On September 14th, General Crerar of the Canadian 1st Army was ordered by Montgomery to attack the area occupied by the Germans north of Antwerp. In this he was assisted by the Polish 1st Armoured Division. The attack was anything but easy. On a number of occasions both the Canadian and Poles were pushed back by fierce German resistance. The geography of the region did not suit armour (low lying and flooded flat land bisected by canals) and the Canadians had their infantry units tied up at Boulogne and Calais. Wherever the Canadians and Poles advanced, they came up against stiff German opposition.
Towards the end of September, the Allies attempted a different approach. Rather than attack the Germans along the line of the Leopold Canal in mainland Belgium and Holland and move north, the Allies advanced north out of Antwerp towards Roosendaal and Breda in Holland. By doing this, they would cut off the Germans in the two Bevelands and Walcheren. The Germans would then have the choice of either fighting to the end or surrendering.
The new attack started on October 2nd. It made progress but came up against fierce German resistance wherever it went. Such resistance ensured that for the time being, the Allies did not capture Woensdrecht which would have cut off the Germans in the isthmus. However, in the same time frame, Calais fell to the Allies on October 1st, thus releasing many Canadian troops. This allowed the Canadians to re-launch their attack in the area around the Leopold Canal in mainland Belgium/Holland. Even so, they met with strong German resistance, despite being equipped with British ‘Wasp’ flame throwing Bren-gun carriers. On October 9th, Montgomery gave the opening of the Scheldt “complete priority without any qualification whatsoever”. On October 20th, a concerted effort was made by the Allies to attack the Germans on all fronts in the region. The terrain still presented many problems to the Allies. Buffalo amphibious vehicles were used to good effect in the area – they transported men and equipment.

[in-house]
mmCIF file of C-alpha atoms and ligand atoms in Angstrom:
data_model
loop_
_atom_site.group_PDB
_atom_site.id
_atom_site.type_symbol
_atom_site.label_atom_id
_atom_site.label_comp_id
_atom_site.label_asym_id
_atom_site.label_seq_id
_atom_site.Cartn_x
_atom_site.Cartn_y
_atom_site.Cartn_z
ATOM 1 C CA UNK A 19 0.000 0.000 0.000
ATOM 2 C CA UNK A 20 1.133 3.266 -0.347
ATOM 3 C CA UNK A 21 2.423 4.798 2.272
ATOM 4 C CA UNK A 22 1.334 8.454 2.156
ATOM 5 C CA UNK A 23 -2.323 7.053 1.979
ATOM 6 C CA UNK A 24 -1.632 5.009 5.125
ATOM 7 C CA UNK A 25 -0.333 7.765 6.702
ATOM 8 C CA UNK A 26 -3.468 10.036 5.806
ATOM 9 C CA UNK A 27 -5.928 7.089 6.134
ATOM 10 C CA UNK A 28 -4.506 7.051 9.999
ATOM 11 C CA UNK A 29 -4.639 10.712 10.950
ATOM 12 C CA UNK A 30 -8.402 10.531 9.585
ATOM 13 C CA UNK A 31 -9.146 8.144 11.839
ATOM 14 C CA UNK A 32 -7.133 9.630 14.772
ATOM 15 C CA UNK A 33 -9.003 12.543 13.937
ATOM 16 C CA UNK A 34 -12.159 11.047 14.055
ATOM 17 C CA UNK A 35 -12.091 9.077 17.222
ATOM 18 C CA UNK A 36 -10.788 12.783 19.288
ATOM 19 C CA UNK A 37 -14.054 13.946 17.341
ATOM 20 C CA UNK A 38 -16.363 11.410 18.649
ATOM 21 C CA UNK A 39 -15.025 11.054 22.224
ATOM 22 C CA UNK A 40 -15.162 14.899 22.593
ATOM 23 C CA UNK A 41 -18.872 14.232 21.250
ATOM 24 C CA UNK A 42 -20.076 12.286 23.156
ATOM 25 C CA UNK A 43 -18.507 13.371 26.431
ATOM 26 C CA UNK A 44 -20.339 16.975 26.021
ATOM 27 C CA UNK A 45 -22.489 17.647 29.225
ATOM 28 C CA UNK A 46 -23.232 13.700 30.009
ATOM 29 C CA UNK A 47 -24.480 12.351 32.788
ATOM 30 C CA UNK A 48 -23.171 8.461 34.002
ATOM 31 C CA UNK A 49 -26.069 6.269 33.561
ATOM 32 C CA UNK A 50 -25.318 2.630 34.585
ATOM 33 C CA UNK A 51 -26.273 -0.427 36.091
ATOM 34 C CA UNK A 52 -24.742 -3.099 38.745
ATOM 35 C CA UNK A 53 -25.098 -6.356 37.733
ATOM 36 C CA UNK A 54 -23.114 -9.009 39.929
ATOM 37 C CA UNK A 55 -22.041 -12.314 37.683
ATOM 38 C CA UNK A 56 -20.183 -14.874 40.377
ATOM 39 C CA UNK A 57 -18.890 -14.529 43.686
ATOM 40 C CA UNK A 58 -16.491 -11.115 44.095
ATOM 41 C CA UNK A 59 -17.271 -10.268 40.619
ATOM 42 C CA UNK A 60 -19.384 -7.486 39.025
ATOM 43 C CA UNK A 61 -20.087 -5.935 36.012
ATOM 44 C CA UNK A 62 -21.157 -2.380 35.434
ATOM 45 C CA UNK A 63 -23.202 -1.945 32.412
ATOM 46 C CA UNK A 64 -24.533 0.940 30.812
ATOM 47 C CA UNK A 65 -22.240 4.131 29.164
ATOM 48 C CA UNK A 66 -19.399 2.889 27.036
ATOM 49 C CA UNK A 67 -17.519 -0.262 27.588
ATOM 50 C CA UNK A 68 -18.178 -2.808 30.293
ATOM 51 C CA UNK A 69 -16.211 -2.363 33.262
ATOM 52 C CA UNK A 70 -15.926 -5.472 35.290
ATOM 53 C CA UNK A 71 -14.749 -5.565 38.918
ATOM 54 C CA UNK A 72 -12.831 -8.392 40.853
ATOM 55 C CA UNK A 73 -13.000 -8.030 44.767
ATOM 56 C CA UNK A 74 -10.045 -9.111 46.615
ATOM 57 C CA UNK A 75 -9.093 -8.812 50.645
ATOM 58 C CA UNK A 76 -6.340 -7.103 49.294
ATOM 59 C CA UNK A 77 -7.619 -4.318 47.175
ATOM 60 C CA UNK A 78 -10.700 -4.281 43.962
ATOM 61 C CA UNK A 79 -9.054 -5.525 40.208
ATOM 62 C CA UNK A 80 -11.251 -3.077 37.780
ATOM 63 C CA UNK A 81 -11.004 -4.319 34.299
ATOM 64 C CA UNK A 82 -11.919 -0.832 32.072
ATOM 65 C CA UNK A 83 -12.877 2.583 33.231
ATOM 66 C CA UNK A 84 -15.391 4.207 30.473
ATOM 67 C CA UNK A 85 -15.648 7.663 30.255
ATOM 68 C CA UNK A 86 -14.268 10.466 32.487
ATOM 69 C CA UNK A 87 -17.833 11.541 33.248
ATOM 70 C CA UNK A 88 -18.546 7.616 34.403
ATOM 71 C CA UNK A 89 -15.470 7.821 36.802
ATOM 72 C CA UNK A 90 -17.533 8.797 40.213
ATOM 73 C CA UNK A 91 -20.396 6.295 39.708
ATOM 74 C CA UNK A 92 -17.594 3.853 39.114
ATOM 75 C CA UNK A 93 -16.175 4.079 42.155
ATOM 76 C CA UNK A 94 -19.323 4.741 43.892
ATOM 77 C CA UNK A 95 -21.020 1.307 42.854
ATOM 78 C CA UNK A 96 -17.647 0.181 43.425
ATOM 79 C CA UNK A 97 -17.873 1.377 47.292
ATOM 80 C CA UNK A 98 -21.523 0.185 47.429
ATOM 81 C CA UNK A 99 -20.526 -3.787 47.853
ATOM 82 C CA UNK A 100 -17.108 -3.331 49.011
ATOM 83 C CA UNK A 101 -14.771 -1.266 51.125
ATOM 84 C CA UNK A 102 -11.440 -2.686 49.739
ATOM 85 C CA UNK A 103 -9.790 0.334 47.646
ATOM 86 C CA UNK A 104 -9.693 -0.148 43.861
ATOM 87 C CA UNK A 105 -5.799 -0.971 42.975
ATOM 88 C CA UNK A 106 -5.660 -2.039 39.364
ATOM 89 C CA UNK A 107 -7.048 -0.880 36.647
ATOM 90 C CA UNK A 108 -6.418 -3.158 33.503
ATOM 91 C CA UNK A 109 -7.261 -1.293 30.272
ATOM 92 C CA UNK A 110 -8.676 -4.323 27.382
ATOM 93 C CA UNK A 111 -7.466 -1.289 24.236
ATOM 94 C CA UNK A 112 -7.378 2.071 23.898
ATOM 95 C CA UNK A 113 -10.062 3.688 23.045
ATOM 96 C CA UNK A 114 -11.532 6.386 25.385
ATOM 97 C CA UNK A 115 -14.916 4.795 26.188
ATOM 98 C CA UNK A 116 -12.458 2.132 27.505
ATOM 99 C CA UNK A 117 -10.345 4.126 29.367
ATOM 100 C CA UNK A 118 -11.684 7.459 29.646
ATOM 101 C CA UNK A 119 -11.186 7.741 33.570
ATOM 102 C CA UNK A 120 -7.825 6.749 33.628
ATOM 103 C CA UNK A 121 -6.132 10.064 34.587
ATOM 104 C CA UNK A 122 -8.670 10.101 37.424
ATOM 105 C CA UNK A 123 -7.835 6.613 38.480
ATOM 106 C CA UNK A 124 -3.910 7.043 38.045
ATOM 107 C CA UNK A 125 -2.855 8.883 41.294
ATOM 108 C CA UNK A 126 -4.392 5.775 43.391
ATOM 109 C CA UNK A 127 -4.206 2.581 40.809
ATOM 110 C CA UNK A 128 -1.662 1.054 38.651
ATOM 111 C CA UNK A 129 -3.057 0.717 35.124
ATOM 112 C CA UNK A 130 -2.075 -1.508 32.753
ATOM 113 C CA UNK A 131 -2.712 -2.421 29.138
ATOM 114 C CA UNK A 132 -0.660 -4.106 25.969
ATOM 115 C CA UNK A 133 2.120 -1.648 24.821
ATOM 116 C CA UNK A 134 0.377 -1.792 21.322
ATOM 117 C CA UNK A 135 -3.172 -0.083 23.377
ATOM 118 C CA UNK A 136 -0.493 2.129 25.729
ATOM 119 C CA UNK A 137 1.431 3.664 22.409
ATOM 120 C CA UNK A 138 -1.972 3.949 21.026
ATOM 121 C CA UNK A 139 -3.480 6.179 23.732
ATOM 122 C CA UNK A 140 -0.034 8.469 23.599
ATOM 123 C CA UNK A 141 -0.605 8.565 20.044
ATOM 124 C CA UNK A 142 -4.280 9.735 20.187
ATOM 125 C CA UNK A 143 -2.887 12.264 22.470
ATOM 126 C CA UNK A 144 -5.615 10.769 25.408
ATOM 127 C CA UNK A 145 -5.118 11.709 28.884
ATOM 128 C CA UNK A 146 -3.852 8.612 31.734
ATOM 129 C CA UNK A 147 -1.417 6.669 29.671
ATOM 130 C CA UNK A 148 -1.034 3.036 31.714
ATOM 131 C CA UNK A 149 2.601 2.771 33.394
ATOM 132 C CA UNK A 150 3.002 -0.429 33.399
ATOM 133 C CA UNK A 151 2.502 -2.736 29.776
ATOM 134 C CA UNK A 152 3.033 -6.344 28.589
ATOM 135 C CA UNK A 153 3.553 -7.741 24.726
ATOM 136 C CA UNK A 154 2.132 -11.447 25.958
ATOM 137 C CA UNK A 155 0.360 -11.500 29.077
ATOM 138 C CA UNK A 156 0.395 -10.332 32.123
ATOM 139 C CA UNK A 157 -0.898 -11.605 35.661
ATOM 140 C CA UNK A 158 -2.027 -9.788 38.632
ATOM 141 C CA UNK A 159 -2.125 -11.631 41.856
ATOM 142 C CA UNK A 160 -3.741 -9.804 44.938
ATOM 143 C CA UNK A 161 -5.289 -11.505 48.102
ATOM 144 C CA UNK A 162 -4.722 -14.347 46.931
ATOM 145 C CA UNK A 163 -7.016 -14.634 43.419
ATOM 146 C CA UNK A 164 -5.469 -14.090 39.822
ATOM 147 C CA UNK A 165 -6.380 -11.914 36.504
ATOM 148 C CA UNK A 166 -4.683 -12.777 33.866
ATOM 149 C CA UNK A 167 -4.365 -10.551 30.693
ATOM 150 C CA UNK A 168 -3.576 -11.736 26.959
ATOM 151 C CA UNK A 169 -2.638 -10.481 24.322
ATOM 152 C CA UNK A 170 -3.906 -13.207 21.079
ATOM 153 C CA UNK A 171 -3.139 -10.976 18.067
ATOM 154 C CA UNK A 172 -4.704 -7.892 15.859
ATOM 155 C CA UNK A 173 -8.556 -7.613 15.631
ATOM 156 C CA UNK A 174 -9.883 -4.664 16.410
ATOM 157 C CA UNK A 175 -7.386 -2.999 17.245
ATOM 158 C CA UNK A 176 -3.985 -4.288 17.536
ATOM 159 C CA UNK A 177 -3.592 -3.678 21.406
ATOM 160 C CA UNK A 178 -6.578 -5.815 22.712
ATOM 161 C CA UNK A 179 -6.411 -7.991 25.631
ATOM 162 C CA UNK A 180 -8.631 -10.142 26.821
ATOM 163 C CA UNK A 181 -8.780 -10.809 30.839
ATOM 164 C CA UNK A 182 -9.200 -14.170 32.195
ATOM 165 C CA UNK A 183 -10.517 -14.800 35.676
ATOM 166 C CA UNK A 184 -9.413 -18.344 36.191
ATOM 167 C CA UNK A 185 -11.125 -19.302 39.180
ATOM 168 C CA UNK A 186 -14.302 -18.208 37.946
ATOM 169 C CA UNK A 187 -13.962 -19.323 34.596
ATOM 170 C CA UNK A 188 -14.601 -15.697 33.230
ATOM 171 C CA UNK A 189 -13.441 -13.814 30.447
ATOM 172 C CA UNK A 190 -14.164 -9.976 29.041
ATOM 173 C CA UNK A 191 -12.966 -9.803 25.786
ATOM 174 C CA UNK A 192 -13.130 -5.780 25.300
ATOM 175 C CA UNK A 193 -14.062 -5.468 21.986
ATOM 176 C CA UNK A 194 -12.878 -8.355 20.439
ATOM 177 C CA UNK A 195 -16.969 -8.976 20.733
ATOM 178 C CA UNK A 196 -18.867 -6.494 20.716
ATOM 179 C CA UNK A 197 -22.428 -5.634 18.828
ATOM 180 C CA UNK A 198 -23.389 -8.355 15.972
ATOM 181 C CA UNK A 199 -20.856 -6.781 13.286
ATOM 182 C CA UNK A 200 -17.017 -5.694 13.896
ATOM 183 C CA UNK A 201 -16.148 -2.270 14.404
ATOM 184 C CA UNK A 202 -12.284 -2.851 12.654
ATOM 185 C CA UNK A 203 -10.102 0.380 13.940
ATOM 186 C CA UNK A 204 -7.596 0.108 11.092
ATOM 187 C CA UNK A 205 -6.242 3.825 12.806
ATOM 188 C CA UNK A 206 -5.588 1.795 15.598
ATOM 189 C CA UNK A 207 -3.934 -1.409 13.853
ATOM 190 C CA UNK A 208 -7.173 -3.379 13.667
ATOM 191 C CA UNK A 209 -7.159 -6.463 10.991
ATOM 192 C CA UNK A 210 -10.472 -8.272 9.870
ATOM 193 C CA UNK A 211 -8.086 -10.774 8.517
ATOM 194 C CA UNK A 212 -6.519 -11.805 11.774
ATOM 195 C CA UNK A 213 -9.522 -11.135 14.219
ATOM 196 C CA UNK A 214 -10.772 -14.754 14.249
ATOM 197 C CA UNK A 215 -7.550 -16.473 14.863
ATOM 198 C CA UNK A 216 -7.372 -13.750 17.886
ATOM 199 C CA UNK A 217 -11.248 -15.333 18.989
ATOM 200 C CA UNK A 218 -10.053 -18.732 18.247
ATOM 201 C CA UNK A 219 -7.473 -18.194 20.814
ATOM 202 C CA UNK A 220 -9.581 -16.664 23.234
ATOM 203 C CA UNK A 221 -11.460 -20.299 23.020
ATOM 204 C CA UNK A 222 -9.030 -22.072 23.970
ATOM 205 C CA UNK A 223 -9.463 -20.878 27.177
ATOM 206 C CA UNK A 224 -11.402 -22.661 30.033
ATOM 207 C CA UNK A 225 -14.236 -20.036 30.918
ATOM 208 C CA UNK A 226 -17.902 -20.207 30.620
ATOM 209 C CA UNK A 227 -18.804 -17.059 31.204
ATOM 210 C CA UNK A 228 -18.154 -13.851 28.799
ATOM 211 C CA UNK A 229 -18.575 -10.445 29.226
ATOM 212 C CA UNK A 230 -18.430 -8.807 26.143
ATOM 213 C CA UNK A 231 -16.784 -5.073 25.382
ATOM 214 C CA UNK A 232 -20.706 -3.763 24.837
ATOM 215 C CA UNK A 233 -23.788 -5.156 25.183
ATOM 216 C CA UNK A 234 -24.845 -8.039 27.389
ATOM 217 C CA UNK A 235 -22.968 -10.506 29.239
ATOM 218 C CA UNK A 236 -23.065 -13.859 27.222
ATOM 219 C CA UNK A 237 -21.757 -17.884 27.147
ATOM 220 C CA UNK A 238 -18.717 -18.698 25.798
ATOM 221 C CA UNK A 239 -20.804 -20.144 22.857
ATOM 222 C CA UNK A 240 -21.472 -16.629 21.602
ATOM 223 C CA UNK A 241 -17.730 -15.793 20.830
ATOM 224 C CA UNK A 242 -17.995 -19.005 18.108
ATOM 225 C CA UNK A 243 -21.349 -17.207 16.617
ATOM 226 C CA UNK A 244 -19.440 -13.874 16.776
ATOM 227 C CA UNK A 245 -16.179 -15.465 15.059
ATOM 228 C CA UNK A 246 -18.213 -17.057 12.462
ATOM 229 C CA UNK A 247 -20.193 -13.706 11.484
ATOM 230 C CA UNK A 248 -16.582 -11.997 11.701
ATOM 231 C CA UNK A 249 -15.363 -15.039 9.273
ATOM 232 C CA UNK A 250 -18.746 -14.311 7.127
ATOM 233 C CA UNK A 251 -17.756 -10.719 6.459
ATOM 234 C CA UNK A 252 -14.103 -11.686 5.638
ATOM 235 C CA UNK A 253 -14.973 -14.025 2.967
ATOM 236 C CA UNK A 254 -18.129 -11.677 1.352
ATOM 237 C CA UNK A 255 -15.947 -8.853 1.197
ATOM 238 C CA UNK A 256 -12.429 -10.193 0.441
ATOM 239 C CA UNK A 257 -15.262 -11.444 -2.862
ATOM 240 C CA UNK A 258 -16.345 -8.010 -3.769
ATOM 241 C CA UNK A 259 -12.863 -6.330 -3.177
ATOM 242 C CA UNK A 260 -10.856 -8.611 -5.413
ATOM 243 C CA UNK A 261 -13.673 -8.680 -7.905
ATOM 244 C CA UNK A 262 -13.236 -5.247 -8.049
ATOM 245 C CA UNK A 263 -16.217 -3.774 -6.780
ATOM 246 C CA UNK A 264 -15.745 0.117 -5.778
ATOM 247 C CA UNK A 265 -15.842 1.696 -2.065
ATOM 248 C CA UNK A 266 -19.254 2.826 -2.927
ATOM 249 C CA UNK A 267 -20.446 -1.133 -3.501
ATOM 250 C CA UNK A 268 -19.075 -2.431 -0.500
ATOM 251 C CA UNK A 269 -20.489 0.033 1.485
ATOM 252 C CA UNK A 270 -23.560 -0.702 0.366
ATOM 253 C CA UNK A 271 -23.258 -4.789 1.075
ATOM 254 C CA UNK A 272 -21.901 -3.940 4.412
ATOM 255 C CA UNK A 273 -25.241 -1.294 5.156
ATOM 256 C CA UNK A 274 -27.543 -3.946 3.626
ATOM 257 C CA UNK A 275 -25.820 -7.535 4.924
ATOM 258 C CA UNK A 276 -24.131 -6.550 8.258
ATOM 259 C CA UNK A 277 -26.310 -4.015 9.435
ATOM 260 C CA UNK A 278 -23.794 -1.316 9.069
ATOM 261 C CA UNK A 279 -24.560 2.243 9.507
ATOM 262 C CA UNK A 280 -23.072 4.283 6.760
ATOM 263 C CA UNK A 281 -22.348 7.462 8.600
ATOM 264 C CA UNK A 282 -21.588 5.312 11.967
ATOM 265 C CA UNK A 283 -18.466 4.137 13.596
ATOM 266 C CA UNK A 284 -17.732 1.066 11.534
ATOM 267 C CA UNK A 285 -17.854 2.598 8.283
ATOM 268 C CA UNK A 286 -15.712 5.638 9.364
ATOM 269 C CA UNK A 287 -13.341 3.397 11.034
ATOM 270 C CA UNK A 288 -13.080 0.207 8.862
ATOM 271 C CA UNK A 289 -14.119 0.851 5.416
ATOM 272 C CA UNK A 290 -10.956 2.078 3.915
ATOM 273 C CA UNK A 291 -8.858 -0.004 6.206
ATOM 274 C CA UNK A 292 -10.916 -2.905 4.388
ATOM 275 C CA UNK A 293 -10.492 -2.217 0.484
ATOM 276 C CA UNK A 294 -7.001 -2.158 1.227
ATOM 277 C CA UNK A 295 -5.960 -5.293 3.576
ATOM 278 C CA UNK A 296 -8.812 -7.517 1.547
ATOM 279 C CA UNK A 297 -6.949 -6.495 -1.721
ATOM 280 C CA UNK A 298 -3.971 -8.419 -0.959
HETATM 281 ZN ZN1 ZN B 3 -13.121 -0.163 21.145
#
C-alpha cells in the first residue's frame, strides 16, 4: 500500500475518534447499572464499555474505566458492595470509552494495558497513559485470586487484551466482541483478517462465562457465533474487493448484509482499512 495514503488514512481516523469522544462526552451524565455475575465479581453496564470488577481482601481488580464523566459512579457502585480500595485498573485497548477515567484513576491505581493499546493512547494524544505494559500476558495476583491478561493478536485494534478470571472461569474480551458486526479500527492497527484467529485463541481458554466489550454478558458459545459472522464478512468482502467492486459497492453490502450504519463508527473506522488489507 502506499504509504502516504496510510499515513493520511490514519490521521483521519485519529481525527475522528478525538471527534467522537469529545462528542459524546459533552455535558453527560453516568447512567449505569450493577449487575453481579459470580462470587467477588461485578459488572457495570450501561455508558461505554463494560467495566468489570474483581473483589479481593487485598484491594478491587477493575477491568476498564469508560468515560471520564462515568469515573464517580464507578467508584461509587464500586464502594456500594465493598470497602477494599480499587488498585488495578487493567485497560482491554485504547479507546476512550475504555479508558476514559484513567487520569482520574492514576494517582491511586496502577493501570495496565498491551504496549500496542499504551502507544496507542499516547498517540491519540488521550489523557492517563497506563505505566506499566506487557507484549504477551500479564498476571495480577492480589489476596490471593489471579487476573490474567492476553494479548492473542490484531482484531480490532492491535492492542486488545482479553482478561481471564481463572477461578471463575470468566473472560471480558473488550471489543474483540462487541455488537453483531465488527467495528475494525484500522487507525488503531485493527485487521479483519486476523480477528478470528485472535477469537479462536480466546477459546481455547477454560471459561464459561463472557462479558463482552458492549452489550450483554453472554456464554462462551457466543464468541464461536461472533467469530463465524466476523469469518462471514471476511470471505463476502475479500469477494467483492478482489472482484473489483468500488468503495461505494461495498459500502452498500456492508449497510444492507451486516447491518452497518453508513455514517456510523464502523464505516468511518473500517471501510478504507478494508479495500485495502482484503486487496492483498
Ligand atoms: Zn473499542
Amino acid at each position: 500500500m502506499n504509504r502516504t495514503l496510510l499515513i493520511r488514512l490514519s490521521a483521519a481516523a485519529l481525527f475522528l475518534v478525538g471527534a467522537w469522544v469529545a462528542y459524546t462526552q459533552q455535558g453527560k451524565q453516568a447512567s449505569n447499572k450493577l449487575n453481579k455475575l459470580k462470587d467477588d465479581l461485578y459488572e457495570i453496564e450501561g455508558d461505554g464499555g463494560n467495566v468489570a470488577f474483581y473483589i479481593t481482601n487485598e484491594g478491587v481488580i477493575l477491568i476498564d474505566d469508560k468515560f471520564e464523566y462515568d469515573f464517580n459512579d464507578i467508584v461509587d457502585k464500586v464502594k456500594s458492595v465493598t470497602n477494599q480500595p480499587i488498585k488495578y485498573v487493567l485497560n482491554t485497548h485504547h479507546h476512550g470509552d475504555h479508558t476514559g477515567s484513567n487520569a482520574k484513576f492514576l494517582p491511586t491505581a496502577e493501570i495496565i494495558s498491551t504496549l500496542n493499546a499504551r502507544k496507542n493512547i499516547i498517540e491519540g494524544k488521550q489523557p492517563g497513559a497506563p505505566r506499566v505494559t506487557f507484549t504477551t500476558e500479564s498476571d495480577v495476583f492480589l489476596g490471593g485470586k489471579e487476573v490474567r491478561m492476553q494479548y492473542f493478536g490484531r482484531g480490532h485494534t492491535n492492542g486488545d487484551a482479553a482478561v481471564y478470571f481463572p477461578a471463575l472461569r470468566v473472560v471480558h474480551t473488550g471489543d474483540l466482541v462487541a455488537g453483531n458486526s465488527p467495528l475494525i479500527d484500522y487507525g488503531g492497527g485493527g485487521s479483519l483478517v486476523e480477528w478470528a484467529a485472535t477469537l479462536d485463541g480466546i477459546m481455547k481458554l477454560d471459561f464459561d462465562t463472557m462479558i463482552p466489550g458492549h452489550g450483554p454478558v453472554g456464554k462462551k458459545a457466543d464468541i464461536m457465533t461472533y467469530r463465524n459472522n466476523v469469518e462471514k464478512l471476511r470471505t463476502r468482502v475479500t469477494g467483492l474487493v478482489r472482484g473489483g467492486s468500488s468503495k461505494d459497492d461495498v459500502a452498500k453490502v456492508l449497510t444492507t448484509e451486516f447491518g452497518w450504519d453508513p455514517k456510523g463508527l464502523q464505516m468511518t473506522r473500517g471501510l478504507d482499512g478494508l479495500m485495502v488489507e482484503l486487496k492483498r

The Germans were not only attacked on the ground, Bomber Command targeted them from the air – using their air superiority to bomb Walcheren and flood the island by destroying the dykes there. On October 3rd, 247 Lancaster bombers and Mosquitoes of Bomber Command attacked Walcheren. In total, between 8000 and 9000 tons of bombs were dropped on Walcheren and the dykes were destroyed. The attack needed the support of the Dutch government as the whole economy of the island was destroyed by the intruding salt water. After the German surrender, the people on Walcheren said that the salt water was preferable to the German occupation.
An attack by commandos ensured the end of German control of Walcheren. However, the Scheldt had to be swept for mines and it was not until November 26th that the first light boats could freely sail up the Scheldt to Antwerp. On November 28th, the first large boats used the port. By December 14th, 19,000 tons of supplies were being unloaded at Antwerp each day.
The campaign to free up Antwerp cost the Allies dear. They had lost 703 officers and 12,170 other ranks killed, wounded or lost in action, presumed dead. Over half of these casualties were Canadian men. However, the capture of Antwerp and the ability to use its port facilities was vital for the Allies as they drove on to Germany.